who visit Villa Park on Sunday. Last night Stoke City drew 1-1. It


was a bizarre own goal by Peter Crouch. Cameron Jerome equalised


within two minutes of coming on. That is how it finished. The game


was a bit flat and needed a bit of a sparked and tempo. Up we provided


that with fresh legs. It caught Everton by surprise a bit.


Brookes could not believe it when he heard the news. The snooker


fanatic from Birmingham thought it could not possibly be true. But it


was. Stephen Hendry, the seven times World Champion, is retiring


at the age of 43. So, this afternoon, I popped out for a quick


frame with Ken, who has just celebrated his 90th birthday. The


Crucible Theatre, Sheffield, April 1990. And Stephen Hendry was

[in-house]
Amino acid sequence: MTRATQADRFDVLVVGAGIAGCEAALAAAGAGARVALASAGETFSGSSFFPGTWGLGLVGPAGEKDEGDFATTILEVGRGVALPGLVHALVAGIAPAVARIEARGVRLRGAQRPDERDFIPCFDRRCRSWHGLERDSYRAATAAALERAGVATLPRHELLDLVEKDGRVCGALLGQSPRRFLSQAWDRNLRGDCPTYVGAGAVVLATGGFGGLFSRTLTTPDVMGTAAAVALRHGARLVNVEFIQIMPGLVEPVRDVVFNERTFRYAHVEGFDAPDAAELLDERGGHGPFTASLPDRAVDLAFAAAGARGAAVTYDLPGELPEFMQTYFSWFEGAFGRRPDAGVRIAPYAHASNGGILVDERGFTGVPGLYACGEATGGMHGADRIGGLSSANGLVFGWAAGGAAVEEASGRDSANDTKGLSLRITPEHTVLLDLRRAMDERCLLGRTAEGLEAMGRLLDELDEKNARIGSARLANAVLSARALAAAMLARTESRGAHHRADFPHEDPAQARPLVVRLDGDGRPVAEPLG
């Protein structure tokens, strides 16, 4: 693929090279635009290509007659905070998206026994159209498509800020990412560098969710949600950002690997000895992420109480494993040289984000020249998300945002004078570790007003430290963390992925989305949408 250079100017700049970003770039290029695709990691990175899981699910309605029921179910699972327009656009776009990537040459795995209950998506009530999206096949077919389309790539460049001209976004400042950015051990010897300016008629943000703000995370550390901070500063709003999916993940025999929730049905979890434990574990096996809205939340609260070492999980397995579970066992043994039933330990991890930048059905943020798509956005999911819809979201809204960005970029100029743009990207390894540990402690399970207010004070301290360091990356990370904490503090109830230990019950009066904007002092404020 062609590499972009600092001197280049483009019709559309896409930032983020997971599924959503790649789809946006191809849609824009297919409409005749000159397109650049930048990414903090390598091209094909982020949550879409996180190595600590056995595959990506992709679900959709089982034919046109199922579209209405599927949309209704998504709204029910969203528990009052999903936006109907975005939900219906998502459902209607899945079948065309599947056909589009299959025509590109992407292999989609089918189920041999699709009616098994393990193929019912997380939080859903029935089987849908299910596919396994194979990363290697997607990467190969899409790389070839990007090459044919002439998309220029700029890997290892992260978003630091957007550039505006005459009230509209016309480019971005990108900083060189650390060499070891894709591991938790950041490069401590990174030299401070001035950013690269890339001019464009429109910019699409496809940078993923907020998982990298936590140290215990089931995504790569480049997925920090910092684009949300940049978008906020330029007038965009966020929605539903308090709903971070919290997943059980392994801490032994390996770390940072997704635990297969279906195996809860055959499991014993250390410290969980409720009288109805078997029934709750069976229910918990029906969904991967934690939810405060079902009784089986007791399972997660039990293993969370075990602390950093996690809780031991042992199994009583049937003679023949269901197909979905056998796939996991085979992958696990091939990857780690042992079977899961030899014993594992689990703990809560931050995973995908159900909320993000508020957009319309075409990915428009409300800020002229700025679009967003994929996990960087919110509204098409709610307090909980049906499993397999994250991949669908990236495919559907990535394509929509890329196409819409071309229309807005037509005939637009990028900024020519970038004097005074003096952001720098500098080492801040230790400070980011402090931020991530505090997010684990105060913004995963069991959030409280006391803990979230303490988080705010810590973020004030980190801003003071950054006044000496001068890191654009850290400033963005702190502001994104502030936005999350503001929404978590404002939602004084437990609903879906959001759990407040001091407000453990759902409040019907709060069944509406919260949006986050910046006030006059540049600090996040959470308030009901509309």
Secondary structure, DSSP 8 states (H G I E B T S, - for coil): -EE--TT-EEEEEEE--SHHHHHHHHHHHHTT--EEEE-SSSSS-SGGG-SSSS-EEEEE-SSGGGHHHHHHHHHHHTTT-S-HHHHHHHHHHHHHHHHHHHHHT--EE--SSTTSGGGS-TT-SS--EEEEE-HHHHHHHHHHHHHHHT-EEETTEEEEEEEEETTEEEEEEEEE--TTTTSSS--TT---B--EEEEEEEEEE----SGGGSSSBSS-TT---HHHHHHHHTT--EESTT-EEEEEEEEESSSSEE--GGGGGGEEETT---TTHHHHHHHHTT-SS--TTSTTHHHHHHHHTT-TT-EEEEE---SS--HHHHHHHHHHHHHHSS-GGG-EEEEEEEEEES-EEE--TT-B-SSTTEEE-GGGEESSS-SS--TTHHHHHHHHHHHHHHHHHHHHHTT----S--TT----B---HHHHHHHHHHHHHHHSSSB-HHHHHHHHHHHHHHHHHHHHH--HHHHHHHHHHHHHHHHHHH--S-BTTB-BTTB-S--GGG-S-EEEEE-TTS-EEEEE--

winning the first of his seven World Snooker titles at the ripe


old age of 21. Ken Brookes did not start playing until he was 27. But


when he did, he was soon hooked and his passion for the game means he


is still playing every week, at the age of 90. The best player --


Stephen Hendry is a cruelly the best player there has ever been.


arguably. Lucky for me there was only pride at stake this afternoon.


Ken is still better it -- very competitive. I could only sit and


watch and wonder. He is old enough to be the grandad of Stephen Hendry.


Come on, Ian, played the shot! During his career Icarus Stephen


Hendry made 800 century breaks. Ken has managed it twice. -- during his


Korea, Stephen Hendry has made. will continue as long as I can hold


the cute and gives a reasonable account of myself on the table, I


will be delighted. -- beat queue and give a reasonable account.